How's this post related to personal finance? Well, I guess you'd really have to search to find a connection. But, I think that some of the tactics that I used in purchasing the ring can be applied to many other types of purchases:

1. Ask around.
When looking for a big-ticket item, ask your friends/family/coworkers where they've made similar purchases, and how happy they were with the outcome. I really had no idea where I would buy the ring, and probably would not have considered buying online, but my coworker's recommendation of BlueNile was so enthusiastic that I decided to give it a chance.

2. Look through all your options to lower the price.
A little after I'd told my parents that I was going to pop the question, my dad mentioned that I should take a look at a link he had sent me over a year ago. I opened it up, and right on the main page was a link offering 10% off of the setting when you build your own jewelry at BlueNile. I was already seriously considering BlueNile at this point, so that offer was just icing on the cake! I normally have a spreadsheet listing different companies that offer money off if I use certain programs, but I'd never included jewelry in the list. Make sure you check out any available offers before making your final decision.

3. Choose quality.
OK, so this may be stretching a little bit. I wanted to get the best diamond that I could afford, and was willing to sacrifice quantity (the size) to get it. When it comes to large purchases, I'm a big believer in getting the best product for your money. That's why I asked for a subscription to Consumer Reports as a Christmas present!

Enough rambling. That's enough for one post.

(Oh yeah, FYI. I wasn't paid at all by BlueNile. They were just that good.)

PF Blogs...good site

I'm sure that anyone who's found my blog at this point is well aware of this site, but in case you're not...well, you should change that by visiting PF Blogs.

In a nutshell, PF Blogs takes a feed of hundreds of Personal Finance Blogs and gives you the title and a brief intro (the first 20 words or so) of the most recently updated articles. If you're like me and you're constantly checking your favorite blogs to see if there's been an update in the last 5 minutes, then this will definitely be a time saver for you. I'm gonna be honest and tell you that I've only just found this site, but I think that we're going to quickly become good buddies.

Carnival time

A couple personal finance related Carnivals went up today:

The 26th Carnival of Debt Reduction is at NCN.
The 13th Carnival of Investing is at InvestorGeeks.
Last, but not least, PFAdvice has the 39th Carnival of Personal Finance, which includes my post on What Your House is Really Worth! (the posts are listed with newest blogs first, and though I've only been posting a week, I'm only the third newest one!)

Friday, March 10, 2006

Update on Hybrids

I read an article on CNN Money that discussed the hybrid article in Consumer Reports that I reviewed here.

The main thing that I was interested me in the article was that apparently CR's website had corrected the depreciation figures from it's magazine, and now the Prius and Civic hybrids do actually save you money over five years! I checked out the CR's, and it looks like they made one other change to their magazine's figures: after recalculating the depreciation figures, they didn't leave them as a seperate cost. Instead, they took the depreciation off of the purchase price, and then gave the resale value of the car. So, instead of the hybrids having a couple grand in depreciation dragging down their figures, they now have a number that helps their cause. How's that? Since the purchase price of a hybrid is already so much more than a gas model, even after taking more depreciation off, the hybrid still has a higher resale value.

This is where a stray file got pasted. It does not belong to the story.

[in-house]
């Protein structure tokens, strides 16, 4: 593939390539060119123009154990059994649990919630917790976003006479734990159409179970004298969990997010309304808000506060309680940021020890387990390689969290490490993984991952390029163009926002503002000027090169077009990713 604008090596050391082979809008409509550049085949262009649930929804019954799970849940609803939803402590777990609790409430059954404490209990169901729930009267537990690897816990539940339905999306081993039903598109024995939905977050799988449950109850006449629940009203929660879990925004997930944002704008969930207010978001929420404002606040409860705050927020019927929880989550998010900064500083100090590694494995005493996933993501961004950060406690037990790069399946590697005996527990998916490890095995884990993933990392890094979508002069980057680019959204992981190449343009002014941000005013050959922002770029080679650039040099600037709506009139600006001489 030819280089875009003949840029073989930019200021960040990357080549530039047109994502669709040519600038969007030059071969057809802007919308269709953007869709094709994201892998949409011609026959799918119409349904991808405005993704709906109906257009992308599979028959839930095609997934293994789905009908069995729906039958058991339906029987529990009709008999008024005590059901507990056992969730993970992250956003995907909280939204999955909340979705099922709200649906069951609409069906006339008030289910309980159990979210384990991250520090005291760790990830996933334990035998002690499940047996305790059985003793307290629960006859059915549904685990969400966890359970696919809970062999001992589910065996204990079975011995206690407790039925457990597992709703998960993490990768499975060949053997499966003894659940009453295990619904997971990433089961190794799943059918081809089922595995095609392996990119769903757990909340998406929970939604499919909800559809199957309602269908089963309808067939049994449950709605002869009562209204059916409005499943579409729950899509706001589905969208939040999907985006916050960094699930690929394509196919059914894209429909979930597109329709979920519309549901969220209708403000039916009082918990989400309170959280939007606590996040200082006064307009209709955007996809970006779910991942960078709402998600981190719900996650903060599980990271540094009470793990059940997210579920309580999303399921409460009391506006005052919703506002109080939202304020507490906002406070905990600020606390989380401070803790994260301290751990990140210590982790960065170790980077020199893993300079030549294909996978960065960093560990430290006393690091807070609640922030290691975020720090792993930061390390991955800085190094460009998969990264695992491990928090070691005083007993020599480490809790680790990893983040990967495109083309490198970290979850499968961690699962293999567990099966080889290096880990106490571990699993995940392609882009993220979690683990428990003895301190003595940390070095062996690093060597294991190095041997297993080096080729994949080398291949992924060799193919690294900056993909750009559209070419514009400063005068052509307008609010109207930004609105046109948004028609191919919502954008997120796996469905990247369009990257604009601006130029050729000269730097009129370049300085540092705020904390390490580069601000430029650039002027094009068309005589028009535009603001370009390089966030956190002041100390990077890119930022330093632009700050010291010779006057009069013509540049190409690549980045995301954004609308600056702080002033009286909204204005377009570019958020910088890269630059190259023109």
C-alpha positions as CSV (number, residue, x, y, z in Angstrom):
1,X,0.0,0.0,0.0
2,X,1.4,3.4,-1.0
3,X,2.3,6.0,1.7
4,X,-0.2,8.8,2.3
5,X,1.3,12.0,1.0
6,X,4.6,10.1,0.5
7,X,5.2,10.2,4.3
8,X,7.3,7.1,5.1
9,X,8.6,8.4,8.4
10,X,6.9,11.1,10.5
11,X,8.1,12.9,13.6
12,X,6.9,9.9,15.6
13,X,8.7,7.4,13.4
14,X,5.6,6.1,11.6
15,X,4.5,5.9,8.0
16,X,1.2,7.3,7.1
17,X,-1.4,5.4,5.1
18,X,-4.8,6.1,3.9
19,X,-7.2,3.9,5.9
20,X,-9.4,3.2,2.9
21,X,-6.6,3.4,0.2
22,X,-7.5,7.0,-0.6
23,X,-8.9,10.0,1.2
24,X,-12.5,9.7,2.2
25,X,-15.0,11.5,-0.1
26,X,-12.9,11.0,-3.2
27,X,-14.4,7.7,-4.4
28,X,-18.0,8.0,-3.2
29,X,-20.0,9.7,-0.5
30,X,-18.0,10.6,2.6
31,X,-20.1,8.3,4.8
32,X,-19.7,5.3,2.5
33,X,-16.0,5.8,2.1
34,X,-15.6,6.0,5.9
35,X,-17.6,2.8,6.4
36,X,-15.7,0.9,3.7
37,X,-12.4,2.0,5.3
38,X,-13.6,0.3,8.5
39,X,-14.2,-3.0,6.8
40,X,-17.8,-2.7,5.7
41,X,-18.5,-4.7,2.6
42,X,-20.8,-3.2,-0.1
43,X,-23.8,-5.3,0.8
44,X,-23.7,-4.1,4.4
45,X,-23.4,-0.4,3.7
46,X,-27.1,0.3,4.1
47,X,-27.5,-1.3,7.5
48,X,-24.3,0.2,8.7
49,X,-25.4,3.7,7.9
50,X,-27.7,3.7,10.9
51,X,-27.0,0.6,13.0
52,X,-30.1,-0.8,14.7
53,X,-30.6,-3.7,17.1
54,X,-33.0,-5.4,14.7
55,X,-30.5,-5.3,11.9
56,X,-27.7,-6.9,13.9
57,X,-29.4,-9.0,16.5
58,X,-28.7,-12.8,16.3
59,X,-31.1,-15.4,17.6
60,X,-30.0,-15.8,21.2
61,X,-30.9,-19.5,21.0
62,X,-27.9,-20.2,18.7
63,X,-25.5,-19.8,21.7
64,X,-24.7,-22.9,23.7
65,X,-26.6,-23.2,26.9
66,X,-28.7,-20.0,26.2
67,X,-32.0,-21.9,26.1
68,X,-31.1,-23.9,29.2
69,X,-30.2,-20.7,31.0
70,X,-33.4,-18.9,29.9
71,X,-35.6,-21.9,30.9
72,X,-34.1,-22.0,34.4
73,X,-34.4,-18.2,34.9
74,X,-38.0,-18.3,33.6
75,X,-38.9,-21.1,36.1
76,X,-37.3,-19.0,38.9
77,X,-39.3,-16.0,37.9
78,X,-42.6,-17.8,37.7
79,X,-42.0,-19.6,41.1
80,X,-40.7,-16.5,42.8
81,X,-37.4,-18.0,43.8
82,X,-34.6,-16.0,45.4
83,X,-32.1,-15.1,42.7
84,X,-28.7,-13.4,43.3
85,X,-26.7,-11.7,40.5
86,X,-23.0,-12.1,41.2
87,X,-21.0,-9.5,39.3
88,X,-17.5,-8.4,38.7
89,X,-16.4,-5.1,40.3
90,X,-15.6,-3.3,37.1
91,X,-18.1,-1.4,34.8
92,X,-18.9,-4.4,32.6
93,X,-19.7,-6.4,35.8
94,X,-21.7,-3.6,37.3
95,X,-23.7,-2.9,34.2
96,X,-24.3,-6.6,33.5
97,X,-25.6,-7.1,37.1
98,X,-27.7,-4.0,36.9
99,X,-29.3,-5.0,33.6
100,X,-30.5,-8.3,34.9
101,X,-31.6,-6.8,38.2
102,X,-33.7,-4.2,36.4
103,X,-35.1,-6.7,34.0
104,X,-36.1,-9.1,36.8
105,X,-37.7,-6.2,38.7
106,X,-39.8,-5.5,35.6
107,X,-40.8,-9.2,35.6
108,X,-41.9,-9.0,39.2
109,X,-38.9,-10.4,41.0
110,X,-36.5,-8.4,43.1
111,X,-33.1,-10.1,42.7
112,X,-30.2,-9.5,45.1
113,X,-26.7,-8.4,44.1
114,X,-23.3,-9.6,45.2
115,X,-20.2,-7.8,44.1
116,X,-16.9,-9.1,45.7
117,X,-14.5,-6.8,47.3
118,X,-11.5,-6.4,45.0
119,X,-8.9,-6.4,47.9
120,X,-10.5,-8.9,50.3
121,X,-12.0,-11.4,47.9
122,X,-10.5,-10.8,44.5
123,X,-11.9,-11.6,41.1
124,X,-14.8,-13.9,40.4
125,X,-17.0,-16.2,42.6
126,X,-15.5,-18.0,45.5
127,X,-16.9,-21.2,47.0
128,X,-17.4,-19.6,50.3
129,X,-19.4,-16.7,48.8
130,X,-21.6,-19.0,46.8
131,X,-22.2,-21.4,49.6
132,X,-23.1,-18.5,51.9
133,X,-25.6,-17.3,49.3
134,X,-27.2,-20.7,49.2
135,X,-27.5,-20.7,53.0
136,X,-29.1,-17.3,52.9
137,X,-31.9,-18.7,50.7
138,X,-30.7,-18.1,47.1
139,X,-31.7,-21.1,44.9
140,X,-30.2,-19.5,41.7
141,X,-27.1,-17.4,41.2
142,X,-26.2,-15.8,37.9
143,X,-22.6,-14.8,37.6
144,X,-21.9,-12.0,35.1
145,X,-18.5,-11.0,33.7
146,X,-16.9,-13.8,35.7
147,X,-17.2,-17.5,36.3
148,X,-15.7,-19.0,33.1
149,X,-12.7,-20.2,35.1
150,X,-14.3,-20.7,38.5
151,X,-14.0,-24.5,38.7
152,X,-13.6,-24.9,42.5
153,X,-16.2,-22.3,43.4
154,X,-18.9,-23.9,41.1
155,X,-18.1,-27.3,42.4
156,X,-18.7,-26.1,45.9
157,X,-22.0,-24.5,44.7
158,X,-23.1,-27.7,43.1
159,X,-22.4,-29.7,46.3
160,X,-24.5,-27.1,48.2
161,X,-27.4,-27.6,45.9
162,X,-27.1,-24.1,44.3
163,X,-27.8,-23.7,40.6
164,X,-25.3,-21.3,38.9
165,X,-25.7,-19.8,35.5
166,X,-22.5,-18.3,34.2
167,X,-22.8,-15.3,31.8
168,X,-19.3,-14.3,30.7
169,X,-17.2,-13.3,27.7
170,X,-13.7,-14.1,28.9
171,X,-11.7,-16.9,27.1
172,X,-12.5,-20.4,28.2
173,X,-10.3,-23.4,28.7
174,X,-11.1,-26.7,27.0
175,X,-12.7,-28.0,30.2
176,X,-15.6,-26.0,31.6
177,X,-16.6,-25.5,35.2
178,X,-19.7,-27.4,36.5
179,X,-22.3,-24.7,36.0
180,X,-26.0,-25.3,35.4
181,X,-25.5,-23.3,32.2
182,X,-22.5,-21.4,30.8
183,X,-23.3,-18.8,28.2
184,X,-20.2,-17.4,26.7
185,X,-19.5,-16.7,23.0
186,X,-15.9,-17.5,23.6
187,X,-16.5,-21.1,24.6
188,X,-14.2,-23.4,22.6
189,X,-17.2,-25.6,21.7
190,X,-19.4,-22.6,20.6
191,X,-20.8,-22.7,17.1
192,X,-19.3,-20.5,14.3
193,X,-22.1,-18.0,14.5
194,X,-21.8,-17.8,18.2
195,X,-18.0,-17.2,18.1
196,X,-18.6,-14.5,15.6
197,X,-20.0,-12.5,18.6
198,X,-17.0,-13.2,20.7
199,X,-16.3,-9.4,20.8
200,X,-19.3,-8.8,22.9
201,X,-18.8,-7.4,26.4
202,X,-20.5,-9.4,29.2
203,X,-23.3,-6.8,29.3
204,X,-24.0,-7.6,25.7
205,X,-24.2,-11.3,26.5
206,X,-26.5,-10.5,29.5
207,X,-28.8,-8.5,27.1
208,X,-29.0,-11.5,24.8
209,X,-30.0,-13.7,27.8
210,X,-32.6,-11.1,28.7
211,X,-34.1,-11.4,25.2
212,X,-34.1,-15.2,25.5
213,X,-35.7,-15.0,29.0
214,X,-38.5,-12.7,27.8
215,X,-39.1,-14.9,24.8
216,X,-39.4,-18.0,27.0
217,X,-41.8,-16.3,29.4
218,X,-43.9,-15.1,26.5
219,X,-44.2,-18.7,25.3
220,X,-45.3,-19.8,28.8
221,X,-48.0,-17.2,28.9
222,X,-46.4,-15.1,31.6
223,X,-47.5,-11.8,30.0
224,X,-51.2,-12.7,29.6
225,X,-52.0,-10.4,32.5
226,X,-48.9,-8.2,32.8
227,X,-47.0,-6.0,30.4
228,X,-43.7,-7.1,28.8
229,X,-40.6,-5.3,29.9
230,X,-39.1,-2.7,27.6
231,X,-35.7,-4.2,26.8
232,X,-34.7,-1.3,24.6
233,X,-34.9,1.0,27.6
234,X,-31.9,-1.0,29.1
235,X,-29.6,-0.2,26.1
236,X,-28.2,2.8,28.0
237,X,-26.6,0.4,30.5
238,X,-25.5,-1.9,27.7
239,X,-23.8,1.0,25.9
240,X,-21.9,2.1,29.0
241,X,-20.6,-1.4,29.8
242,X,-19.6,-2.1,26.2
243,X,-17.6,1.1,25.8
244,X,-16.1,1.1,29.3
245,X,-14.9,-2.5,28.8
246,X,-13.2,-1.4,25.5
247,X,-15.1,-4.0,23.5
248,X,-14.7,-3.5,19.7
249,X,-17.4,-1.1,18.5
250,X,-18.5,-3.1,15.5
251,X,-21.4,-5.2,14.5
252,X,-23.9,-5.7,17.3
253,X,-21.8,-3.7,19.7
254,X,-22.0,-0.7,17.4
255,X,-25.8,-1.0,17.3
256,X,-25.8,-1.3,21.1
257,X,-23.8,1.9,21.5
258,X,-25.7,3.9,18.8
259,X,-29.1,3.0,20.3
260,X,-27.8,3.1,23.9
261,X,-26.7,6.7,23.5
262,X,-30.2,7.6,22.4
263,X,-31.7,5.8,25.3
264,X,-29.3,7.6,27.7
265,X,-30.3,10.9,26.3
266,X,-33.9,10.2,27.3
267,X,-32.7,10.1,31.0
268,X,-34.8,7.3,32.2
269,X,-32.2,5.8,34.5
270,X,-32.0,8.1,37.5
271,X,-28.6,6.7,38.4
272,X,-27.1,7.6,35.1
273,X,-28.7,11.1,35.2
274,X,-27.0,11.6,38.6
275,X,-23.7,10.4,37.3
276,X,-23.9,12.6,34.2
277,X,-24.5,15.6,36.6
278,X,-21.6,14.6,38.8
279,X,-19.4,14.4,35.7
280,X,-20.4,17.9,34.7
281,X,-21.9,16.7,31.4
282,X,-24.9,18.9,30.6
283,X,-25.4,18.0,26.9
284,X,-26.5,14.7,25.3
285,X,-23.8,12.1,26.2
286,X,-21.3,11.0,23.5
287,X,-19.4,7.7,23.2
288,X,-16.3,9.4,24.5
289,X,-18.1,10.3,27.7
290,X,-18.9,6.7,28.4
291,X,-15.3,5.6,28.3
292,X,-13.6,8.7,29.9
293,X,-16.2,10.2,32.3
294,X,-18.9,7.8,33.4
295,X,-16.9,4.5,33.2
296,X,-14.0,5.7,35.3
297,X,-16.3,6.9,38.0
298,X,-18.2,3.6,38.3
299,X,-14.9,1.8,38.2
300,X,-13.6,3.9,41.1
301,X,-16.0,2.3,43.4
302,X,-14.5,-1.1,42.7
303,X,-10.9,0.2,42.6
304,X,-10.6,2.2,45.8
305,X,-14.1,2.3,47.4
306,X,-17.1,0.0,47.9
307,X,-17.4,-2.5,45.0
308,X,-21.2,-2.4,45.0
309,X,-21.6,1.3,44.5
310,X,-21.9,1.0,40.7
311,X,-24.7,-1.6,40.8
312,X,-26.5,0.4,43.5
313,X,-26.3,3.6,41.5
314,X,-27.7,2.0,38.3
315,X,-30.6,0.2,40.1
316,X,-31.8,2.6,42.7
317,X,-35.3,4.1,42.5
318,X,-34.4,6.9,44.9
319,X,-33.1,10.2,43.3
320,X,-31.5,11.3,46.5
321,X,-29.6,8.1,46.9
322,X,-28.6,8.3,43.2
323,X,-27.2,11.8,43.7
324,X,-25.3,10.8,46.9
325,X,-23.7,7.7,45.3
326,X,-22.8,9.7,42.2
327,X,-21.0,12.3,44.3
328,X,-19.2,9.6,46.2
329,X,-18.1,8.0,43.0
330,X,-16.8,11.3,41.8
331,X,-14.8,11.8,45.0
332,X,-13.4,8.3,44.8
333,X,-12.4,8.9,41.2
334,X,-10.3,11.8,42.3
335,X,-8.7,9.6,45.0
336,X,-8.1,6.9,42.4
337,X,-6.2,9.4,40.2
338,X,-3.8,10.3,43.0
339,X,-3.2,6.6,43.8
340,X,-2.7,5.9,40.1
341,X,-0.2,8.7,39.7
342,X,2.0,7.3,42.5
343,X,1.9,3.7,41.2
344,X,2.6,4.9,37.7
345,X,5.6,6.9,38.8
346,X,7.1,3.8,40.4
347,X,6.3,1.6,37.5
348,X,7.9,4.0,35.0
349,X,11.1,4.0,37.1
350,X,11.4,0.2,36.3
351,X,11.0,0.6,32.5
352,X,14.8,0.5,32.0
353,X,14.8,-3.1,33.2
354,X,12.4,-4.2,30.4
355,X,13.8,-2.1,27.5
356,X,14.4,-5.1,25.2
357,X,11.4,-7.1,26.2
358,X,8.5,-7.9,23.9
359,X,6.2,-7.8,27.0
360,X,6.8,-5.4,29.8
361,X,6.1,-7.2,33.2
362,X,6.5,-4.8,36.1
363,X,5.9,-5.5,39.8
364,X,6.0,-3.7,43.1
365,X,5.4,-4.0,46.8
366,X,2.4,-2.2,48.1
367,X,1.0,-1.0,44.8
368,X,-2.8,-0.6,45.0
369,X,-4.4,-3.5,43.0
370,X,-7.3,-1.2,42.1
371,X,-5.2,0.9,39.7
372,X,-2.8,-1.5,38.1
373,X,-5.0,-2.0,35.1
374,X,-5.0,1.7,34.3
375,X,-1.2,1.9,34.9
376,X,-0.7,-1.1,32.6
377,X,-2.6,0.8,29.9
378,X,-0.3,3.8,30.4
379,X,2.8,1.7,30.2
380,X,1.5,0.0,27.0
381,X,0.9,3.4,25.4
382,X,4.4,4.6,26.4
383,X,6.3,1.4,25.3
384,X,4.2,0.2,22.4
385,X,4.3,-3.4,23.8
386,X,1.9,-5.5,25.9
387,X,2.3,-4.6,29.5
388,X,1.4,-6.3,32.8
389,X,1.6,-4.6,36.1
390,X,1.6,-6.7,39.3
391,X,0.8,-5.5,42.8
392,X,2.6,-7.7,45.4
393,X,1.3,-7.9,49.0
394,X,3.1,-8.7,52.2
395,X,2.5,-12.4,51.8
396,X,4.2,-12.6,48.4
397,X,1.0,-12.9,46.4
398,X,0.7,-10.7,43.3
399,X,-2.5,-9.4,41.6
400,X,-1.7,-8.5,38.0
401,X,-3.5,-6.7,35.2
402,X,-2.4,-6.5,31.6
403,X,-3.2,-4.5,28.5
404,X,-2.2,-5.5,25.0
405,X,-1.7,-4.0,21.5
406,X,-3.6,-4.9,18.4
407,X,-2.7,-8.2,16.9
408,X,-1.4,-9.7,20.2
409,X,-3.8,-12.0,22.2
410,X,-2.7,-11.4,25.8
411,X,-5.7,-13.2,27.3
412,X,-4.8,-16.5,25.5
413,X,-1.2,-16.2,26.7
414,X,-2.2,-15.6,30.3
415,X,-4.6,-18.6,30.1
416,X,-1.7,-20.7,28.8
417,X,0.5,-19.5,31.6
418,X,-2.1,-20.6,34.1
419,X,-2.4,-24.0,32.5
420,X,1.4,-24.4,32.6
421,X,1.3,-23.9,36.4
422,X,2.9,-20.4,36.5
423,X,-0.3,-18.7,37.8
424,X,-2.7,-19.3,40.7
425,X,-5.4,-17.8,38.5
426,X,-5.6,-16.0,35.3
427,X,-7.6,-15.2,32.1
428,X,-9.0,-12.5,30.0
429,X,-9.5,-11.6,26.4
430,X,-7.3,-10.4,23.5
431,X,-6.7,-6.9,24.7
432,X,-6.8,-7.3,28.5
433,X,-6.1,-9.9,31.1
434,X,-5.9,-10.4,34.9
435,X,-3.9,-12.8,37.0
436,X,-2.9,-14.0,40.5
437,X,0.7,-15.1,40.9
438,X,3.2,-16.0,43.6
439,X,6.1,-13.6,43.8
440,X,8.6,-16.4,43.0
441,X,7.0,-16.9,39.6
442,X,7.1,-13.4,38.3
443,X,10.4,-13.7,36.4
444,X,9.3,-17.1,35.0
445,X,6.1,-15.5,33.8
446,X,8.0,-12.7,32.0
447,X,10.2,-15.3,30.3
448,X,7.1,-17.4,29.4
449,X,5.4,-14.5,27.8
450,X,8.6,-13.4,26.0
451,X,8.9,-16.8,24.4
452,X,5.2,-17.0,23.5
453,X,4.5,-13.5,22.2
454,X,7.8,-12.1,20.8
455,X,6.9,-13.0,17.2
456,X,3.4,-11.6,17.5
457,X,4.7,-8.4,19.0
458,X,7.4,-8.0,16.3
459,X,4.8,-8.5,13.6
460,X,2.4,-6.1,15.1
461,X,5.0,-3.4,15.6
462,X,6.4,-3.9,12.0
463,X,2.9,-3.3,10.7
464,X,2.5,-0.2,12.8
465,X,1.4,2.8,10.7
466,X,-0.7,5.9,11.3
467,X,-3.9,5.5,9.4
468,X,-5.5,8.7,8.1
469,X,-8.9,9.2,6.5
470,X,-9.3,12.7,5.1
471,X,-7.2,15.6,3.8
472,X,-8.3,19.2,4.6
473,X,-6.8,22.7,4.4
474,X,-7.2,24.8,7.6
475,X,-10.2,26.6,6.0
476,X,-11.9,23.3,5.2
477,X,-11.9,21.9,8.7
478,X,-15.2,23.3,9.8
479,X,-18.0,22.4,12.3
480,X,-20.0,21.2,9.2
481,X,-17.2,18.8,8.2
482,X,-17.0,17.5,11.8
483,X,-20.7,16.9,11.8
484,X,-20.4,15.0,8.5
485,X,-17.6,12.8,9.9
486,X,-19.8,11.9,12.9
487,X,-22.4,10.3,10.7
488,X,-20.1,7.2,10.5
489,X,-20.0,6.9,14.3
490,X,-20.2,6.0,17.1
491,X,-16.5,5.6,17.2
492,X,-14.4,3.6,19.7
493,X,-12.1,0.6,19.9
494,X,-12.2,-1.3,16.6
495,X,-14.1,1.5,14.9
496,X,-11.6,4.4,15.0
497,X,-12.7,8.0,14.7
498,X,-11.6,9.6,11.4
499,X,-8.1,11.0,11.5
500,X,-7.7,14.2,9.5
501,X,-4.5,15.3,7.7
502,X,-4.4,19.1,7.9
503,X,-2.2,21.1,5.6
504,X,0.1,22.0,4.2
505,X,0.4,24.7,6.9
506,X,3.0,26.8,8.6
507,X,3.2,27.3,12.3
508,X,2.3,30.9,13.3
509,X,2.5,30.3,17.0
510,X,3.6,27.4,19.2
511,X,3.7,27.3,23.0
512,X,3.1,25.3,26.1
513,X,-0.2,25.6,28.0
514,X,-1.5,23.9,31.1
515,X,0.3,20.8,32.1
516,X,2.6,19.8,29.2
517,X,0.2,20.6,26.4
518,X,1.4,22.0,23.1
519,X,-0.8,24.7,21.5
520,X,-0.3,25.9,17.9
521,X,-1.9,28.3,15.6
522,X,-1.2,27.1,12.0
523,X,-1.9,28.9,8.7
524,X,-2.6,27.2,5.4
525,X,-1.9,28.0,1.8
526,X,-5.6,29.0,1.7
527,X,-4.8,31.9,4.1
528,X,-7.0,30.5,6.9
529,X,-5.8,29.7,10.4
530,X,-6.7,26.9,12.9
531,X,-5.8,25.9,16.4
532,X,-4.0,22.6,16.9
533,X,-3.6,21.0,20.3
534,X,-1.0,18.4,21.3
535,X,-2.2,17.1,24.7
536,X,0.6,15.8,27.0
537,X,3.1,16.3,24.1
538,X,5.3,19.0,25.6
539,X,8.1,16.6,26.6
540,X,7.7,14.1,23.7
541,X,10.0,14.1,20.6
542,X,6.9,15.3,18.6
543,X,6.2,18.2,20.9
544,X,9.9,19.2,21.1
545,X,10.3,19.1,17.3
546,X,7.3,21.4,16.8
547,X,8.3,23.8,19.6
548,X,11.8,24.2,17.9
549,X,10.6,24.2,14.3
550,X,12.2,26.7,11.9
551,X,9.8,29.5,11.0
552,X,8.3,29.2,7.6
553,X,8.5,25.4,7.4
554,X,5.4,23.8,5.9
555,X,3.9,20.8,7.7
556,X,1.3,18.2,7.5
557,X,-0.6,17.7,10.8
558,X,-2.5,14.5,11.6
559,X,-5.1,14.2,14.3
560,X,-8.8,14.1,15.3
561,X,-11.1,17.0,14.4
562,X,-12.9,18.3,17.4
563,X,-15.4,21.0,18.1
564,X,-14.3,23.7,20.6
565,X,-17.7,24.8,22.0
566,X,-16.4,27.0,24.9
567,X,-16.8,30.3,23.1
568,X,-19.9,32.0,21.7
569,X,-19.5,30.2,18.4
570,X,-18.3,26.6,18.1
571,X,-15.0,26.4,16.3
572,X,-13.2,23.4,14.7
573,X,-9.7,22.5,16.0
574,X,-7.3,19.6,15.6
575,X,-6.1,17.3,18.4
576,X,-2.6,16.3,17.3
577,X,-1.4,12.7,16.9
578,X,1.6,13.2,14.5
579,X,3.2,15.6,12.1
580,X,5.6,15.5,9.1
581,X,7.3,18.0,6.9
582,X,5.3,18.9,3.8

Well, that does change a lot! Instead of being several thousand dollars in the hole as a result of buying a hybrid, it looks like you can now come out ahead! Being that this is the first article that I've seen to actually state that buying a hybrid can save you money even after the higher purchase price is taken into consideration, that's quite a boost for hybrids, IMHO. I'm happy to see that a solid financial case can be built for these cars.

Tuesday, March 07, 2006

What your house is really worth

I just read an interesting article on Bankrate that argues that Ballooning Equity Doesn't Mean You're Rich.

Even though your home value may be rising and rising, there's only a few ways to actually turn that into spending money:
1. Selling the home and moving to a less expensive one.
2. Refinance
3. Getting a reverse mortgage
4. Selling the home and moving to a less expensive area.

Rising home prices may cause your net worth to skyrocket, but it doesn't mean that you can afford to go out and splurge on that $10,000 big screen surround sound shake-the-room home theater system. In the end, the prime attraction of additional home equity is as a source of funding to act as protection against emergencies.

My thoughts:
This article is very Rich Dad-ish by making the same argument in valuating home equity as Kiyosaki does for valuating capital gains: until you actually have the cold hard cash in your hand (or bank, preferably), your disposable income hasn't changed. All you have is wealth on paper.

As far as the means that the article listed of tapping your equity to increase your spending money:

1. Definitely my favorite choice among the four, and especially good if you're retiring or you've become an empty nester, though it's not necessarily an option if your family is growing.
2. This is just another way of gaining debt, and we all know that that's a big no-no. I'd really only consider this for an emergency
3. Unless you're older, few companies would be willing to make this deal with you
4. Completely uprooting your life doesn't sound too cool to me. I'd think that unless you're (a) retiring or (b) moving due to work anyways, this could be a very complicated and risky way of earning money. Don't do this just for the equity.